As you can imagine, REITfyi spends a lot of time doing research and comparing results of Non-Traded REITs with other investments. We believe in the value that they can create but we also recognize that many investors have been affected by Non-Traded REITs that have suffered from sub-par performance. Investors have lost value on their original equity and the market points to fees, lack of liquidity and lack of transparency as the culprits. We are not here to endorse a specific REIT, high fees, or a lack of transparency in reporting. However, we do endorse the industry as a way to invest in commercial real estate that compares somewhat to investing on your own.
No doubt that the Non-Traded REIT industry needs to improve in certain areas. This can be said for many businesses. However, today we want to comment on fees. We are here to say that we would reduce our fees in Non-Traded REITs provided that FINRA and our own Broker Dealer approved. The issue, unfortunately, comes down to the possibility that we are giving investors an incentive outside of the intrinsic value of the REIT. It’s confusing, but we’re digging into the issue and hope we can offer our investors a structure that allows us to spread fees over a longer term with a lower fee up front. Everyone wins because the advisor can earn a longer term income stream and thus take a longer term perspective with the client. We’ll dig into this issue further in future posts.
Relative to transparency, we submit that the research and coverage of Non-Traded REITs is better than it has ever been before. There are now research firms dedicated to this space that gather information regularly from publicly filed 10-Q’s and 10-K’s every religiously and then share that information with advisors. We subscribe to this research from two different sources and characterize it as required reading for every advisor. Be sure to ask your advisor what research they are using in their own review of the Non-Traded REIT they are recommending.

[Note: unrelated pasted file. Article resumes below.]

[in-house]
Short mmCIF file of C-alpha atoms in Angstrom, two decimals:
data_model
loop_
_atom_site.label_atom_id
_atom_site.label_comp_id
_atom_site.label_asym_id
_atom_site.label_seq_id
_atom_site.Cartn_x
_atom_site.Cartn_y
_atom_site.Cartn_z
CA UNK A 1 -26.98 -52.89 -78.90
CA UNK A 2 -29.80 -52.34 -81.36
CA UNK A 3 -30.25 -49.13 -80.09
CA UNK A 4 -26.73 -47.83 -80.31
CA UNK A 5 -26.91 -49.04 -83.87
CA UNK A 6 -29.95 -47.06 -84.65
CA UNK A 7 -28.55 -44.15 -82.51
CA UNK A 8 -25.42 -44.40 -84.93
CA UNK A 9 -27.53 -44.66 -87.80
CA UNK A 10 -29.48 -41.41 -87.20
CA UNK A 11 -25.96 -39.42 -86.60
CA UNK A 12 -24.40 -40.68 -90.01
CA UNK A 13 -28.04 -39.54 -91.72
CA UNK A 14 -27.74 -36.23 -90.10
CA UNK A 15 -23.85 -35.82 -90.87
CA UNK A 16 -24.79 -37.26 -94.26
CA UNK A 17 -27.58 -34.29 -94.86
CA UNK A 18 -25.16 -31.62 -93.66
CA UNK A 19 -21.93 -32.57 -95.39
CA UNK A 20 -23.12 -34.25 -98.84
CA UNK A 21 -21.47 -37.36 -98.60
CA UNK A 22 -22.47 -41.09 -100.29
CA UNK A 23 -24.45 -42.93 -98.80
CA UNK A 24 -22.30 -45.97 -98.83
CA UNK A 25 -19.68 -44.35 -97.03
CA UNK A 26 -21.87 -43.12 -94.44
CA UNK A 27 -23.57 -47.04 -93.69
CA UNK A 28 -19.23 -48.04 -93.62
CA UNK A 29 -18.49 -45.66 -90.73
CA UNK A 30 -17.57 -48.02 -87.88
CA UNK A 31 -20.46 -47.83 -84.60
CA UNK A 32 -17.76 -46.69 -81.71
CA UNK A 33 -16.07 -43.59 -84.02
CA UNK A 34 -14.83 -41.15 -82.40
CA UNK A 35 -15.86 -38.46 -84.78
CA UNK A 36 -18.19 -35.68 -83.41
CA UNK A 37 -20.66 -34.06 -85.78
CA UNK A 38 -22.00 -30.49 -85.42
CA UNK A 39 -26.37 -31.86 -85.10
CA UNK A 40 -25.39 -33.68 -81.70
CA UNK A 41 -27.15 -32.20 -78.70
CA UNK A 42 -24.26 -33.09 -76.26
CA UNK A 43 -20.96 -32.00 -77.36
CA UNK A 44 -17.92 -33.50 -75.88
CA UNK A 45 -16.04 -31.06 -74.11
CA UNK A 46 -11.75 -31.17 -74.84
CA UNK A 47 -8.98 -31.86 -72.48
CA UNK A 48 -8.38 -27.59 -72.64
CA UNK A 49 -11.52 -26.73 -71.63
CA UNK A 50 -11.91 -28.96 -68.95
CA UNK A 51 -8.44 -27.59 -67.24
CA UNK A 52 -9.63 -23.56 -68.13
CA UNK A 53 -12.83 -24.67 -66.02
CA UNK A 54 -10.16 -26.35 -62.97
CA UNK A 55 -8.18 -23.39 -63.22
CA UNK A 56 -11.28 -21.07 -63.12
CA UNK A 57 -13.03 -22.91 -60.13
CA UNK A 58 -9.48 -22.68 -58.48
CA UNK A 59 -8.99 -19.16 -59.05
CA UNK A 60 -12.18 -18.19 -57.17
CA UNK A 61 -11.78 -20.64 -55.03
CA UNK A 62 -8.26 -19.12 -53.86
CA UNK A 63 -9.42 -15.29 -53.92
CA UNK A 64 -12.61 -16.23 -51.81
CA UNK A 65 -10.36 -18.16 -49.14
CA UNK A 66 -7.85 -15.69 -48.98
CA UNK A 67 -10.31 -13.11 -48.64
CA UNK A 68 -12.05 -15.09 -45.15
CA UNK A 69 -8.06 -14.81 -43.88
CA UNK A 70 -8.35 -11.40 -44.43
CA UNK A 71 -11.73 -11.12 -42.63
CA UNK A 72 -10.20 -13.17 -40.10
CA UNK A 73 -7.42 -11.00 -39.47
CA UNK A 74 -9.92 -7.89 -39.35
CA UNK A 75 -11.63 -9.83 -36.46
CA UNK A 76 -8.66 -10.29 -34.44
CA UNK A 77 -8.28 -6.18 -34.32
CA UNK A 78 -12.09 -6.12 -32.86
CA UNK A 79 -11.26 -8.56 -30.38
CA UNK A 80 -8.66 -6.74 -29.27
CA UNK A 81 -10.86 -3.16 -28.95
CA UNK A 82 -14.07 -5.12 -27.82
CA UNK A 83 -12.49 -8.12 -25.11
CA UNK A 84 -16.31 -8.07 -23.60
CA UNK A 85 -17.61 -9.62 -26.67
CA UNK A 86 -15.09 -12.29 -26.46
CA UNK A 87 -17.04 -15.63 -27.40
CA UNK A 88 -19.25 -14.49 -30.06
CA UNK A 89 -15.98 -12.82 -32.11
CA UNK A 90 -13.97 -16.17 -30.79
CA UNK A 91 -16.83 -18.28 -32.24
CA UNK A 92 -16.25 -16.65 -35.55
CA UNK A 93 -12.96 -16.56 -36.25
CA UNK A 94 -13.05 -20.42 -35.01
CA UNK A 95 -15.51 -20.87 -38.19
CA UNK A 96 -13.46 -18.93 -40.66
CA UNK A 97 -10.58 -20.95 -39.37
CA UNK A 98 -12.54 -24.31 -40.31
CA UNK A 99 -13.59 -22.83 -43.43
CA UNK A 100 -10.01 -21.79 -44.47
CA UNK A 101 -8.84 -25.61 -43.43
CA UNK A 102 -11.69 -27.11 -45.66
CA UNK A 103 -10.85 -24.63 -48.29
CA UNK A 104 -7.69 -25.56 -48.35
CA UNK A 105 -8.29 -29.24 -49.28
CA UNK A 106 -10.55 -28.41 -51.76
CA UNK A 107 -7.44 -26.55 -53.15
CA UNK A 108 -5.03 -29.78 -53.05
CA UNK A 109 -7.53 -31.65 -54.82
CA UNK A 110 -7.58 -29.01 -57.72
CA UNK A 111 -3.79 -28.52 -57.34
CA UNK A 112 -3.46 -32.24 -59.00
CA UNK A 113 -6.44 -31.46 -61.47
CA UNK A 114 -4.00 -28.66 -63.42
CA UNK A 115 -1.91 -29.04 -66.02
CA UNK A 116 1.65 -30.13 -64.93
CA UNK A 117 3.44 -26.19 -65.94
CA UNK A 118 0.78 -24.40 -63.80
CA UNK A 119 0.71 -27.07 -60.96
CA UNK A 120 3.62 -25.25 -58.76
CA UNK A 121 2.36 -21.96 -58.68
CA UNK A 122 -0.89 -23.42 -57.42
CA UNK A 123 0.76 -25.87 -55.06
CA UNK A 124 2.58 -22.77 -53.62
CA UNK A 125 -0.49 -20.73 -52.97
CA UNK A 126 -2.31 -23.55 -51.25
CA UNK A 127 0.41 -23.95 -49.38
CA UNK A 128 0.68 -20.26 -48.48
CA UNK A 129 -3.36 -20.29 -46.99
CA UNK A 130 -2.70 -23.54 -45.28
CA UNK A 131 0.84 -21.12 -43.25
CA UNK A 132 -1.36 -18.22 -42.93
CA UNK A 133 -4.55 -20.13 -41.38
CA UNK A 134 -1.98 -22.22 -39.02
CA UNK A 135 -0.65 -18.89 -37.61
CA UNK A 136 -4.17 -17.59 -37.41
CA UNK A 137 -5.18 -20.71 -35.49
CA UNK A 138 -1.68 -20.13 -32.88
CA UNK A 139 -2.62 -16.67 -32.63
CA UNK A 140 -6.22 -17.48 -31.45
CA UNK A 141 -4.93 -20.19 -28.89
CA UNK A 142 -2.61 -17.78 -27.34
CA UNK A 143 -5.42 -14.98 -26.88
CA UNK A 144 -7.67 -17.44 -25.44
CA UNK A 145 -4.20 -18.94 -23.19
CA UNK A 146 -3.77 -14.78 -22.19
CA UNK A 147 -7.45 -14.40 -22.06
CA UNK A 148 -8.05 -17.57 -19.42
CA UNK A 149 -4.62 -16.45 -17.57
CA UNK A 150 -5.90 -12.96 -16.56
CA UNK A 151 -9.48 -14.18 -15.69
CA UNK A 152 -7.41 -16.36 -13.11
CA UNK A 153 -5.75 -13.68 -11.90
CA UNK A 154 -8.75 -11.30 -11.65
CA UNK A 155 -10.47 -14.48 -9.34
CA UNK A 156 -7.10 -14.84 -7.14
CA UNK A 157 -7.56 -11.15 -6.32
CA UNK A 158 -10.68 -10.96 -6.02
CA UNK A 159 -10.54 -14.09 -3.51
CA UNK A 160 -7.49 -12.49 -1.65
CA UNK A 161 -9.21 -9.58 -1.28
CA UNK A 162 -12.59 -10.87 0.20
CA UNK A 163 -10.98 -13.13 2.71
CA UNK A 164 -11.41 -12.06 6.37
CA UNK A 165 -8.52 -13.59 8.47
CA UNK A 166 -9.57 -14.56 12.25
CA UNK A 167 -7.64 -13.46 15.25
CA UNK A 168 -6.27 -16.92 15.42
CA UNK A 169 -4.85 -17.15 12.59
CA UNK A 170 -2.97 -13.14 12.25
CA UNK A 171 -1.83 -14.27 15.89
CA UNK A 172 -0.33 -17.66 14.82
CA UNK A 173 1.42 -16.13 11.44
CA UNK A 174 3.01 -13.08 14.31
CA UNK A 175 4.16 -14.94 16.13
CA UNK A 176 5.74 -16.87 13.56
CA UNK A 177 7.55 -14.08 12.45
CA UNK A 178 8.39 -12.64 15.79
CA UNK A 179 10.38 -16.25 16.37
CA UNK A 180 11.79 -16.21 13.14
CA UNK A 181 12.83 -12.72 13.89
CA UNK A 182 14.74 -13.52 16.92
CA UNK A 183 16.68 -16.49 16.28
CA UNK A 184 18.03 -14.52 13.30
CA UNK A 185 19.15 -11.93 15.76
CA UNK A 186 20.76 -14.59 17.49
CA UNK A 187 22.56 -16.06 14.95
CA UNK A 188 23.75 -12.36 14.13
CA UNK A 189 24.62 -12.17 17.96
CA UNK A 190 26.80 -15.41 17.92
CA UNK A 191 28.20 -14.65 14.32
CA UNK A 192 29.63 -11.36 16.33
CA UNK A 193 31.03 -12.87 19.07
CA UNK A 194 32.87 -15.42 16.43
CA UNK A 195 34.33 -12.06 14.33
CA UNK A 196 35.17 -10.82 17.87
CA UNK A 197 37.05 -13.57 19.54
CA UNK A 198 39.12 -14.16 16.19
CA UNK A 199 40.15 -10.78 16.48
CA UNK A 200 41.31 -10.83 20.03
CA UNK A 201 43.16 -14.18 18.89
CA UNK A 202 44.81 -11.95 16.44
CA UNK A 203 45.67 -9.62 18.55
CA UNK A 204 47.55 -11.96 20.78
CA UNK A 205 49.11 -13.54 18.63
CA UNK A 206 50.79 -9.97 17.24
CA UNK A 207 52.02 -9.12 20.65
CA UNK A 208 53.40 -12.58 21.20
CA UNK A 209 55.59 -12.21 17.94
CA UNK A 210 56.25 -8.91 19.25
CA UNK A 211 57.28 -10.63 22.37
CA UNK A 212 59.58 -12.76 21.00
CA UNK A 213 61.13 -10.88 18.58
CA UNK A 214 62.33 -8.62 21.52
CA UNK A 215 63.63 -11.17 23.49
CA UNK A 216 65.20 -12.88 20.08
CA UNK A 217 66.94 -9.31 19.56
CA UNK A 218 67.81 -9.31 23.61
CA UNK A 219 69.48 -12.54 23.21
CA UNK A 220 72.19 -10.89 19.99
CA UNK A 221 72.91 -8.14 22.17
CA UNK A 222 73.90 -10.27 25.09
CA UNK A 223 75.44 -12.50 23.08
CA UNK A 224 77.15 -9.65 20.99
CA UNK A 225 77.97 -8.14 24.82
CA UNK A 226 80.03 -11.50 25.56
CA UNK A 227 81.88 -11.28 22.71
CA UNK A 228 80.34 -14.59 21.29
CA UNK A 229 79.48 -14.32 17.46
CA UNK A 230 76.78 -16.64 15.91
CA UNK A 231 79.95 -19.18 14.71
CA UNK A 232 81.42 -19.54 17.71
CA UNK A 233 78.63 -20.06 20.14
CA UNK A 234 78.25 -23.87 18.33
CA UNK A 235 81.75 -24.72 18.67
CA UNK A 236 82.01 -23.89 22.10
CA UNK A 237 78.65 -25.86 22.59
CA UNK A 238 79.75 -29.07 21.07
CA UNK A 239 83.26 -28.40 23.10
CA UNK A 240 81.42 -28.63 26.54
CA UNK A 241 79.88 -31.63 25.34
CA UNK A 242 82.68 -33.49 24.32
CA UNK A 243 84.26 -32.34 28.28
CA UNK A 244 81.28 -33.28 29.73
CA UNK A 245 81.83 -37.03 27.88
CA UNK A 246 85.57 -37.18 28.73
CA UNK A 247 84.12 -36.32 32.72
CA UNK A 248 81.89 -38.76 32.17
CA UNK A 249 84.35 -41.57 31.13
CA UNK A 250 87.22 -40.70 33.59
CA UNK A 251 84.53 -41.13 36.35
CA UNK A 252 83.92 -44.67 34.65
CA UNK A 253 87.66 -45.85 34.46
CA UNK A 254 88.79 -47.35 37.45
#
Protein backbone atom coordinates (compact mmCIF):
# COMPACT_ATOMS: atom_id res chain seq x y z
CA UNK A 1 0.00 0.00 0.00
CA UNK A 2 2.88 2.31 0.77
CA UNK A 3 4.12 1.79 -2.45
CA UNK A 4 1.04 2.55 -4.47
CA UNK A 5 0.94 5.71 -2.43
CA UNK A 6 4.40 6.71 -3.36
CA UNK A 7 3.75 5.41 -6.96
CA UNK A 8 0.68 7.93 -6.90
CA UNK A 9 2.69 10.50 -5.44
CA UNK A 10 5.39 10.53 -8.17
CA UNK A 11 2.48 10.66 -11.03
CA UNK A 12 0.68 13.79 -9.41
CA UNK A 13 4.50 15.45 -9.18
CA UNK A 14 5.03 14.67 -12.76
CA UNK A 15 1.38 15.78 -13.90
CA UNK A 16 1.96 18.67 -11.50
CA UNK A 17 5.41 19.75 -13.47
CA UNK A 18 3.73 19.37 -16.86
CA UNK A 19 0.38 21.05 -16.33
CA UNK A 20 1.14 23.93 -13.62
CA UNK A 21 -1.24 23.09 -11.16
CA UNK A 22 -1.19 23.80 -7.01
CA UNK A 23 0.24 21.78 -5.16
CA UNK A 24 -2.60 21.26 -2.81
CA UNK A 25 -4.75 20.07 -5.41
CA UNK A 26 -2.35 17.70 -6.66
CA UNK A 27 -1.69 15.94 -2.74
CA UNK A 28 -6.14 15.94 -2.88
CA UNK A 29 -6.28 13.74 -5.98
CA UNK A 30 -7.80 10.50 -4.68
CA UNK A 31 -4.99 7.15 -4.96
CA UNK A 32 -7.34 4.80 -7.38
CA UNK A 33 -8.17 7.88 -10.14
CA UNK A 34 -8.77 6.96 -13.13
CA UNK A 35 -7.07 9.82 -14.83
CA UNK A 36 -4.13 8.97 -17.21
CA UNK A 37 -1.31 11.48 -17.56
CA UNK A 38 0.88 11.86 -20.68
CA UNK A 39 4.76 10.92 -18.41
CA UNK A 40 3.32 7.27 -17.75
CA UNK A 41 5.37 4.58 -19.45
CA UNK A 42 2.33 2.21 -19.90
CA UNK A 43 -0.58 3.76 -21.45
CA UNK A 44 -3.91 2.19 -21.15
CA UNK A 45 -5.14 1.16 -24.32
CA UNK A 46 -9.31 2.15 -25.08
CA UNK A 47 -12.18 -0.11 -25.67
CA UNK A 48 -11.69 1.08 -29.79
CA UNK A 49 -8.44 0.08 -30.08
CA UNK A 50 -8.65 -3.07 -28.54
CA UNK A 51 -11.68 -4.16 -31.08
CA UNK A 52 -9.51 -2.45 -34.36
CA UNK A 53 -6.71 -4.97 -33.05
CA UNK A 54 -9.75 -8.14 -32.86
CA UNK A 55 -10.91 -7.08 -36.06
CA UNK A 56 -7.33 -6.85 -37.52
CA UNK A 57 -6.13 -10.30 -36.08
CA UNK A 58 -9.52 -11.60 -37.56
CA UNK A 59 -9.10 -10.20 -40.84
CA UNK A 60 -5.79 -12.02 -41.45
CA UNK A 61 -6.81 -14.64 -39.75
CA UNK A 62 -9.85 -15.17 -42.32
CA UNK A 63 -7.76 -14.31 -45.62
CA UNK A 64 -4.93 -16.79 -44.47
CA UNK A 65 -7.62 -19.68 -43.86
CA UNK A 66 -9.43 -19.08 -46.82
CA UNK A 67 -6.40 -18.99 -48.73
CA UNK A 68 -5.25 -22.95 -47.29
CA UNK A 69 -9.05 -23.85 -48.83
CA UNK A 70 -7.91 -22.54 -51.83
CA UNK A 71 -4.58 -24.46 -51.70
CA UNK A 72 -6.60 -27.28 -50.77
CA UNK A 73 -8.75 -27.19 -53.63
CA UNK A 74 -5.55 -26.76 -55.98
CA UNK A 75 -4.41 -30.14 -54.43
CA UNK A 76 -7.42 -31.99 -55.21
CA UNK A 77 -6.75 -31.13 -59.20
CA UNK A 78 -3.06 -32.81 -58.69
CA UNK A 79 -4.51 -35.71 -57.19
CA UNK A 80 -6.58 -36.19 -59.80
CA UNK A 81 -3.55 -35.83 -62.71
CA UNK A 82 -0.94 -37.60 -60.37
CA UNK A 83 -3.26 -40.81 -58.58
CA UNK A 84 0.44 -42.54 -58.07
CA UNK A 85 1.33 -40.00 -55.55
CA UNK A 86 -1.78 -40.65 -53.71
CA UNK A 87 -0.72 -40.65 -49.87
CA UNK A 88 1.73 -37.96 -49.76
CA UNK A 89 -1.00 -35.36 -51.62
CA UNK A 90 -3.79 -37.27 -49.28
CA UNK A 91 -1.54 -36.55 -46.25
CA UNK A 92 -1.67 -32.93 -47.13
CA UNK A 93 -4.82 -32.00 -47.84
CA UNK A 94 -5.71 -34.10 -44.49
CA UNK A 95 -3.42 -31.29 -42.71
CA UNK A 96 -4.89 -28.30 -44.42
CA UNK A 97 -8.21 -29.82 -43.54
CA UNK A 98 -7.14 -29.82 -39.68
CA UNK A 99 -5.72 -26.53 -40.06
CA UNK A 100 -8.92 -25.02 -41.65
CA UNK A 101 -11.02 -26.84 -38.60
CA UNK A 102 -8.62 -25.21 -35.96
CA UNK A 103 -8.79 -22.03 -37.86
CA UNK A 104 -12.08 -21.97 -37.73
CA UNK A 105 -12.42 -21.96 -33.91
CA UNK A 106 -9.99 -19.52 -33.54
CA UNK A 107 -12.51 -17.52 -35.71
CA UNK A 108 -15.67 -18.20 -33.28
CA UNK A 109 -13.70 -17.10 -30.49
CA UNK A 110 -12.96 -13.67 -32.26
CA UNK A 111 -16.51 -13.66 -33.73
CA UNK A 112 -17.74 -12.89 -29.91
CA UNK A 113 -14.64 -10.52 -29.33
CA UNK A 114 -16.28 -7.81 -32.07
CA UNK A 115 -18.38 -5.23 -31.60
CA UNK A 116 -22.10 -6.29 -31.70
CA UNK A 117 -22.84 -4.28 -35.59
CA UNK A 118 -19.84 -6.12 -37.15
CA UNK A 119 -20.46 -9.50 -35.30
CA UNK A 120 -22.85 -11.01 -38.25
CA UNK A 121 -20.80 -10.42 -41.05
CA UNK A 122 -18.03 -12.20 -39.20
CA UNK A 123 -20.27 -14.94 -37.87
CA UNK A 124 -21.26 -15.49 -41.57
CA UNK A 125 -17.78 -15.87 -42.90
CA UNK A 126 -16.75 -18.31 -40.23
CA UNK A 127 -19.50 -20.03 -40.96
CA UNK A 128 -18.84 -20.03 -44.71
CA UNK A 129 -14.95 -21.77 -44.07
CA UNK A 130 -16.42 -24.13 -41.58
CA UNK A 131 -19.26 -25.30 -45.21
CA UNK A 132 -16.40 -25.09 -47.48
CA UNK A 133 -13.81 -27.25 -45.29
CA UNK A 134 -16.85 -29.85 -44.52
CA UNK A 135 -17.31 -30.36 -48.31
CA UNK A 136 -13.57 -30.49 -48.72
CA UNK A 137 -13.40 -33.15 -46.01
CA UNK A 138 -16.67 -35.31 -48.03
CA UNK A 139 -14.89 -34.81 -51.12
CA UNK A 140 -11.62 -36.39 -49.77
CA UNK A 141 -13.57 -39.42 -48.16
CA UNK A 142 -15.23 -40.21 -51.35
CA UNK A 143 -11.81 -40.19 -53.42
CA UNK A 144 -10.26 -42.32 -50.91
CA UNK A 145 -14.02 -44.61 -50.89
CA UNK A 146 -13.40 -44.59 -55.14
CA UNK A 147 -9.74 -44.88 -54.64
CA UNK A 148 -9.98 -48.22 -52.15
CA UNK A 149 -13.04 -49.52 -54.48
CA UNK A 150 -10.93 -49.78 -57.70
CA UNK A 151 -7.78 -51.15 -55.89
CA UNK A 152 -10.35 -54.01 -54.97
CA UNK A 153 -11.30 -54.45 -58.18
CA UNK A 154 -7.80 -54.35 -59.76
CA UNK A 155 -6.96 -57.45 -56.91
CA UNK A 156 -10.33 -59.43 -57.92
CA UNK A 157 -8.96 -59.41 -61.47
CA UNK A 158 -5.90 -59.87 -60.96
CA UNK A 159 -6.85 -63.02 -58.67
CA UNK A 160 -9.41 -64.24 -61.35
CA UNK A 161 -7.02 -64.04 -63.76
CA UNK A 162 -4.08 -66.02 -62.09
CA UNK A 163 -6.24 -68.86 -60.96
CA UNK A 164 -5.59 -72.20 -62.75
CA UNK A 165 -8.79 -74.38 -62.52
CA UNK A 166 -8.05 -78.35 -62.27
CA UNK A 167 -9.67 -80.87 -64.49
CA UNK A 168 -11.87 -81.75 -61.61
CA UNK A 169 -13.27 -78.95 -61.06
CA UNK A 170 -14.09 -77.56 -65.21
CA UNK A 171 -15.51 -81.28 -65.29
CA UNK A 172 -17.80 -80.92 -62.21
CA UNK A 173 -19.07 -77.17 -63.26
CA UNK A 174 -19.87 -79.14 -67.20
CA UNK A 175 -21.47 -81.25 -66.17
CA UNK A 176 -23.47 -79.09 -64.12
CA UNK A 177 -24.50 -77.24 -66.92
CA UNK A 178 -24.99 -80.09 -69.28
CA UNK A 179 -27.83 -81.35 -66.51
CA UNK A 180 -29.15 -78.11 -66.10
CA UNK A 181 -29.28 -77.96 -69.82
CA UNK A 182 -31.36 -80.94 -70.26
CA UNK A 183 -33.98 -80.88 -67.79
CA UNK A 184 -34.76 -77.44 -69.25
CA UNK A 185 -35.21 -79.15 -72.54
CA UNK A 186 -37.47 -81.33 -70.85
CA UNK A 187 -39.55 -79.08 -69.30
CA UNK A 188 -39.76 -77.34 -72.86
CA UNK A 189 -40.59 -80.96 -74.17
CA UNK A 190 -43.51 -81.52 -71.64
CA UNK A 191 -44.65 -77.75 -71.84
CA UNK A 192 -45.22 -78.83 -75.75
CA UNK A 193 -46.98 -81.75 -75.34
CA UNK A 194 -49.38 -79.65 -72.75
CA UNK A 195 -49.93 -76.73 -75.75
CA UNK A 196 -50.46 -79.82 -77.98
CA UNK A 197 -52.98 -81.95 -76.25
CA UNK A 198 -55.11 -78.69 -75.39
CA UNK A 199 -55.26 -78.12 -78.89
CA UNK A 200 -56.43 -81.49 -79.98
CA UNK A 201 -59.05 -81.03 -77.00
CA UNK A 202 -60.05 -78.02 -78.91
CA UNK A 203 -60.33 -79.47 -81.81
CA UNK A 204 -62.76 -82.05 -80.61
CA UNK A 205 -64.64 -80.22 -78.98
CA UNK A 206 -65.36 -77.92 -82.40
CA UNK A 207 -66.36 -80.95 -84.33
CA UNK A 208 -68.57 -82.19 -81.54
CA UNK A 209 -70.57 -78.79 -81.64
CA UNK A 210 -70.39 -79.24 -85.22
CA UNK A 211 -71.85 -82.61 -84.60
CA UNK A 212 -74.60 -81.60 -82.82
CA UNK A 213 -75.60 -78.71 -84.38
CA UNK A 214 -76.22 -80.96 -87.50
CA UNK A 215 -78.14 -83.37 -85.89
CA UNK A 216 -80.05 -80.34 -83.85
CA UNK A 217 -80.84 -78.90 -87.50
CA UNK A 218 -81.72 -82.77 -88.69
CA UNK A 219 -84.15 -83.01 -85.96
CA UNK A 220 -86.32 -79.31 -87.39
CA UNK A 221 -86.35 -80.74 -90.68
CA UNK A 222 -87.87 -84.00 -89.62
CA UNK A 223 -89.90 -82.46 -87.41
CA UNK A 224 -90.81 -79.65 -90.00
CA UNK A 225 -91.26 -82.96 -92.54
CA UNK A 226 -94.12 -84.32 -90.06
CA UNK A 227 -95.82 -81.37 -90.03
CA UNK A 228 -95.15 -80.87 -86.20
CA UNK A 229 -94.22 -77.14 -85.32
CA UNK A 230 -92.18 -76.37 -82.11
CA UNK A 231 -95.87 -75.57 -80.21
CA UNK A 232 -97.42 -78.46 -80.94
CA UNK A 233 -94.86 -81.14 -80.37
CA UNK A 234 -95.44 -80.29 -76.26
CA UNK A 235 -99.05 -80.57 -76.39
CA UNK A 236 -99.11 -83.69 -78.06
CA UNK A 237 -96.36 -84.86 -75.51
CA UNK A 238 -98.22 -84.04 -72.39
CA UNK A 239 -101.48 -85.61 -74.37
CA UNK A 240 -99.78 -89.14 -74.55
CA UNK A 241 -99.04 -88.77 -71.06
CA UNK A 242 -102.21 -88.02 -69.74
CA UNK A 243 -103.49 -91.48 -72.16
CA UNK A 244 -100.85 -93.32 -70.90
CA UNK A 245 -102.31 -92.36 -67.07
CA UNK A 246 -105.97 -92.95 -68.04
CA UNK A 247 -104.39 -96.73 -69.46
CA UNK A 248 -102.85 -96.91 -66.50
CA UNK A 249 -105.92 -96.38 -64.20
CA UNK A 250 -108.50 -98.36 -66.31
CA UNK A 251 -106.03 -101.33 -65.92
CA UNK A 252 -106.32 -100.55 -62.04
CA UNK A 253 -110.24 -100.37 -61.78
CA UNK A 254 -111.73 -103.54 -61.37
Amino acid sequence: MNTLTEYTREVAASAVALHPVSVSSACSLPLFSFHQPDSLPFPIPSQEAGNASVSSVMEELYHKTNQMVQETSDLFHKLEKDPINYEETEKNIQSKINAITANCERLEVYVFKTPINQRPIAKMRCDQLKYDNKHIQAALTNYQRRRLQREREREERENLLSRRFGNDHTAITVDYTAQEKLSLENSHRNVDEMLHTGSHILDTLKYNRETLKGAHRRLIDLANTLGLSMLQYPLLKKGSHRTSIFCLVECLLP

Some Non-Traded REITs have had significant hits to their value over the past few years. The management of these REITs point to the decline in the economy while the media points to fees and transparency as the issue. We believe that the issues faced by Non-Traded REITs are similar to those faced by all of the investors in commercial real estate during the last cycle. Take a moment and do an internet search on Cal PERS (the California Public Retirement System) real estate investing performance during the last cycle. Or search, ‘Morgan Stanley gives back San Francisco Buildings‘. These are the best and brightest in commercial real estate and the stories of losses from the last cycle are wide spread. Those dollars were lost out of the pension funds and retirement accounts of millions of American workers. Certainly the management of those companies can also be held accountable, but the fact of the matter is that no matter what is going on in the economy, private clients, companies and retirement systems are investing. There is always risk and more often than not, the returns are positive.
Both Non-Traded REITs and the big institutions have been buying over the past three years. While the industry scrutiny is good and we encourage positive reform, we also wonder what the returns will look like for those Non-Traded REITs that bought aggressively during the last cycle.